WE D NE SDAY, DE CE MBE R 26, 2007

Harper Brothers in 1855, A Treasure Trove of Images
DESTRUCTIVE FIRE. THE ESTABLISHMENT OF HARPER & BROTHERS IN RUINS.

OVER

$1,000,000 OF PROPERTY
DESTROYED!
"The enormous Printing, Stereotyping, Binding, and Publishing Establishment of HARPER BROTHERS, which has been for many years one of the most magnificent monuments of private enterprise which our City, and indeed our country, could boast, was entirely destroyed by fire on Saturday last,-and now lies a shapeless mass of mouldering ruins..." So the headlines of December 12, 1853 read in The New York Times. The four brothers pose for Matthew Brady about 1860. I'm not sure which one is which. Harper & Brothers was a prominent New York City book and magazine publishing firm which founded Harper's Magazine, and published books for decades, surviving today in the Murdoch publishing empire as HarperCollins. James Harper and his brother John, printers by training, started their book publishing business J. & J. Harper in 1817. Their two brothers, Joseph Wesley Harper and Fletcher Harper, joined them in the mid 1820s. The company changed its name to "Harper & Brothers" in 1833. The headquarters of the publishing house were located at 331 Pearl Street, facing Franklin Square in Lower Manhattan (about where the Manhattan approach to the Brooklyn Bridge lies today). On the night the old building burned down, the brothers met and unanimously decided to rebuild on the original location. According to the family, they ordered 20 new presses, and

sent notices to the newspapers that Harper & Brothers would remain in business.

The Harper Establishment; or, How the Story Books are Made, by Jacob Abbott (1855)
On completion of the new cast-iron building housing Harper Brothers, children's author Jacob Abbott turned his talent for thorough description to explaining the mechanics of how books were produced. This heavily illustrated work explores everything from how type is made to the mechanics behind the building's wrought iron structure. Many of the detailed engravings of the building and the machinery are linked to high-resolution versions. The first image is of the Cliff Street front. The second is a wonderfully detailed cutaway of the same building. Of course, there are some wonderful engravings of printing and bookbinding, but also details of paper marbling, typecasting, sewing, gilding, etc. I had never heard of this book until an original 1855 printing came across ebay. I lost the auction; I had no idea what the book was worth. I ventured over to my favorite book search engine, bookfinder.com, and discovered there have been a couple reprints. One in 1956, and another in 2001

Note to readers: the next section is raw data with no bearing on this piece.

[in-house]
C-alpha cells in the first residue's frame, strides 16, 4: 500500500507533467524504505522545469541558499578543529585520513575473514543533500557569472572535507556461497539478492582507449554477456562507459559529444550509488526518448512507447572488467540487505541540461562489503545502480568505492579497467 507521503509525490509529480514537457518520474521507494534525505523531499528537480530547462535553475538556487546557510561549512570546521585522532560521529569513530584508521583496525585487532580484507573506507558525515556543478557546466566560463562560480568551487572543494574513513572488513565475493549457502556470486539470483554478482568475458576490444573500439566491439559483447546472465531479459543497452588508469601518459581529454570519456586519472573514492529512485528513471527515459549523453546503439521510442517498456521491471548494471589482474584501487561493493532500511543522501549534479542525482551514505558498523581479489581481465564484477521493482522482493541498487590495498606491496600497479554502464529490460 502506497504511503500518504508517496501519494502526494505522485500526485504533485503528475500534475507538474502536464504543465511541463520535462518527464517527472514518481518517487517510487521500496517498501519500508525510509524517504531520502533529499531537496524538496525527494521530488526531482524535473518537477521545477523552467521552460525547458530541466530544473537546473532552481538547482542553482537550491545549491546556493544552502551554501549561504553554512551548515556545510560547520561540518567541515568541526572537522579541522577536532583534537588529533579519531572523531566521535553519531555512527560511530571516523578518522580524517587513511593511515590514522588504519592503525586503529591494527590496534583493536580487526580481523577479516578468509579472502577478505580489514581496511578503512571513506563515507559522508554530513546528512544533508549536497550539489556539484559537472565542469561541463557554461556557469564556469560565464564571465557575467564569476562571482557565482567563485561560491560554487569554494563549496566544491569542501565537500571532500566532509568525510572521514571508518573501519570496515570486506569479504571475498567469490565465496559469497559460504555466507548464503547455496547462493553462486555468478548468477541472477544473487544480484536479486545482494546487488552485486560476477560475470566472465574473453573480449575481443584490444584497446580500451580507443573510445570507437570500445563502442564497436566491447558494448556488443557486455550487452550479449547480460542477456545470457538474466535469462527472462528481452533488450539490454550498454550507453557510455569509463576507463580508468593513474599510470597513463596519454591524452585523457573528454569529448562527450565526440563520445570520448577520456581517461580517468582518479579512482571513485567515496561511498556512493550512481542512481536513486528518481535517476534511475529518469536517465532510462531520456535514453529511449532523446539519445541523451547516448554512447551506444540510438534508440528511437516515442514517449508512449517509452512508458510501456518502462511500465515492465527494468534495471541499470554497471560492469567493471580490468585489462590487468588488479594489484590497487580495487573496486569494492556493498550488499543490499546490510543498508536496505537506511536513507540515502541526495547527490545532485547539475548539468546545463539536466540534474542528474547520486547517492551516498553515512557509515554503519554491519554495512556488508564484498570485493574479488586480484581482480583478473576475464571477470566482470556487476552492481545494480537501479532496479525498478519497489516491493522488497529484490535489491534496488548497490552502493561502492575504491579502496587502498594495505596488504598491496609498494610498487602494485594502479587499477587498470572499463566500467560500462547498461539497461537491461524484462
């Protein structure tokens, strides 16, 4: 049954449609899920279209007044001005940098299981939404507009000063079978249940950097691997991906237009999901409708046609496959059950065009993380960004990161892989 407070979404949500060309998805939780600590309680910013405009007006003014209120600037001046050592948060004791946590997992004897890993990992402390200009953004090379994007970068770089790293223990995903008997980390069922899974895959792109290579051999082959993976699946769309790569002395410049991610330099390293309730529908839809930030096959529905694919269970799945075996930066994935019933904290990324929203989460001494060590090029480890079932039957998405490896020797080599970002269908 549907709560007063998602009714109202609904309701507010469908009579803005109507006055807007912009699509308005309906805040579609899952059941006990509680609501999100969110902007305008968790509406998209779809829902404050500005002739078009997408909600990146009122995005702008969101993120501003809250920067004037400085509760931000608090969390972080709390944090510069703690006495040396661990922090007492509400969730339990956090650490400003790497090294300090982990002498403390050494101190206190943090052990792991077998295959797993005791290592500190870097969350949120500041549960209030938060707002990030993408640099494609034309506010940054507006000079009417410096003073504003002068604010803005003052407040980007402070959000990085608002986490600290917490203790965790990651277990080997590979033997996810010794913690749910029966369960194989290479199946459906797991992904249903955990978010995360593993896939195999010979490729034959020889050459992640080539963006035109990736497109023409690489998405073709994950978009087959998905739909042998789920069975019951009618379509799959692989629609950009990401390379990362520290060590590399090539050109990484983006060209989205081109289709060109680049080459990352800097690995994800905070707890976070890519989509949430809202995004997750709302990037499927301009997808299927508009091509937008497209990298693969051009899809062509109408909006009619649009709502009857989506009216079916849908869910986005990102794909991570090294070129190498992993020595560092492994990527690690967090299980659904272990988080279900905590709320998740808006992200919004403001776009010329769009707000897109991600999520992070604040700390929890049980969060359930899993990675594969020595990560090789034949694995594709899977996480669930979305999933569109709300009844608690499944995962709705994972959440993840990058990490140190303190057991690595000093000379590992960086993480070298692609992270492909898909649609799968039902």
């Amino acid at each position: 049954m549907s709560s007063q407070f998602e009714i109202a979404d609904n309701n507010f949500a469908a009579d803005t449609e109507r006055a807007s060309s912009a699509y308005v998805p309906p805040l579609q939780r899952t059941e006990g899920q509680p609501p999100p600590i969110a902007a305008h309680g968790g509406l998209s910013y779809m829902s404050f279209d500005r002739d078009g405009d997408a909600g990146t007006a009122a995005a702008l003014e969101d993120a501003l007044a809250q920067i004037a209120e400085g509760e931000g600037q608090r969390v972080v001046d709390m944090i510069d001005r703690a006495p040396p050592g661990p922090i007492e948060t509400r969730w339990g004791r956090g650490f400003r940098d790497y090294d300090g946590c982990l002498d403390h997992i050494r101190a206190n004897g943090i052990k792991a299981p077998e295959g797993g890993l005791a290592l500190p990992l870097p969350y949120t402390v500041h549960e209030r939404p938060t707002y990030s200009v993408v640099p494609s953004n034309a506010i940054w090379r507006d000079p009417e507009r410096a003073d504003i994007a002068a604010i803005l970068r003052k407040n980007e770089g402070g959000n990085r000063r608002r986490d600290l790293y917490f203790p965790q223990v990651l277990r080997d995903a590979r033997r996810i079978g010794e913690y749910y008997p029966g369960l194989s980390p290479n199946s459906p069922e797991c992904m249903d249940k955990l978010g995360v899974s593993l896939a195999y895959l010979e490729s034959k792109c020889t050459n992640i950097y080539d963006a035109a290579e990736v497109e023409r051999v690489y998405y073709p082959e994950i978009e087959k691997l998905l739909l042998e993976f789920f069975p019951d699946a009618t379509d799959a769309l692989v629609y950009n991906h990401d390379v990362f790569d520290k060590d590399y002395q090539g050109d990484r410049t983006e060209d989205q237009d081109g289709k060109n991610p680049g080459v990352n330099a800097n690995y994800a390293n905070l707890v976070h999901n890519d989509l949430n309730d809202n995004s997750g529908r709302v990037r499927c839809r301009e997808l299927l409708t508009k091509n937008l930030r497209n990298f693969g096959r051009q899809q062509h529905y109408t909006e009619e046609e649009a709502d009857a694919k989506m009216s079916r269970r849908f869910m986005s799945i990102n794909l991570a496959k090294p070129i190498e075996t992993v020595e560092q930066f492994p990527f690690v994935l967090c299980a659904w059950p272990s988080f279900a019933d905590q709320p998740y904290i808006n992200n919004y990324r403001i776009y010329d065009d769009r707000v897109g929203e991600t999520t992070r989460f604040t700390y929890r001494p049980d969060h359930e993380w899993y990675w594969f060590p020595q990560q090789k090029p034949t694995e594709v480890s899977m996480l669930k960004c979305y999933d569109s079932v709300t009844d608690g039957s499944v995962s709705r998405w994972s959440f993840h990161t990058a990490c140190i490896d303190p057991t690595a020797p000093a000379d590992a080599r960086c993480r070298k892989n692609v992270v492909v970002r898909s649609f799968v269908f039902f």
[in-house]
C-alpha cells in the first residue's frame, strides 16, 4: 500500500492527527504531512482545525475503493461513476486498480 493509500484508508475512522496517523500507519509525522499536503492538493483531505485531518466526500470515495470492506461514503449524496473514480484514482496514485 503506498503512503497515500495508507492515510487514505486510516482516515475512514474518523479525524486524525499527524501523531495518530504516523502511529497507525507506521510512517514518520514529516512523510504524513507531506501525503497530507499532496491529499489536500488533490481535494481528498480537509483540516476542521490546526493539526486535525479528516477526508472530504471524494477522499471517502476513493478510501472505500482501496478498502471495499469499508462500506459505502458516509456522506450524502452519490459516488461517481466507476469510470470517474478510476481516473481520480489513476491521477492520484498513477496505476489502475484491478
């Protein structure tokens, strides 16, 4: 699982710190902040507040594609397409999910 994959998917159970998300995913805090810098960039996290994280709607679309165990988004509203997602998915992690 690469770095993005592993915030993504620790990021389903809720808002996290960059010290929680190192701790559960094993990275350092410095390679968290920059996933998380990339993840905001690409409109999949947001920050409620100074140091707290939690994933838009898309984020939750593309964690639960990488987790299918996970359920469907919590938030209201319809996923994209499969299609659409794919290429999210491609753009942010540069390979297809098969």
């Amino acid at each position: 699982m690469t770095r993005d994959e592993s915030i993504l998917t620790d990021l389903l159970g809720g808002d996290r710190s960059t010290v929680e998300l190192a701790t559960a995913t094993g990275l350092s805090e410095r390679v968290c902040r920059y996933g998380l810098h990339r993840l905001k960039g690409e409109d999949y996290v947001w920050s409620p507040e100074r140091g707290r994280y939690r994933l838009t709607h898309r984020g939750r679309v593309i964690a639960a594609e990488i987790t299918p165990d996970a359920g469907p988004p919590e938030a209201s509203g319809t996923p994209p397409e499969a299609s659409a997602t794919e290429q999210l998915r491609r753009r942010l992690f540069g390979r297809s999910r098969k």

by Oak Knoll . The Oak Knoll edition has a very nice introduction by Joel Myerson and Chris L. Nesmith which helps place the book in context. Oak Knoll also produced theirs as a facsimile edition, which appeals to me for some reason. Long after I had made an Oak Knoll copy my own, I found the website Nineteenth Century American Children and What They Read by Pat Pflieger. At this very well done website you will find exactly that, including magazines. Many magazines and some books are reproduced at the website as text with high quality scans of any images. Harper Establishment is one such book, because of the prolific children's writer Jacob Abbott. Of course all of the pertinent images were gathered and loaded at the American Book Trade Index for those searching out further information on publishing, book selling, and book making, etc. in America before 1900. A big thank you to Pat Pflieger for making this wonderful book and images available to everyone.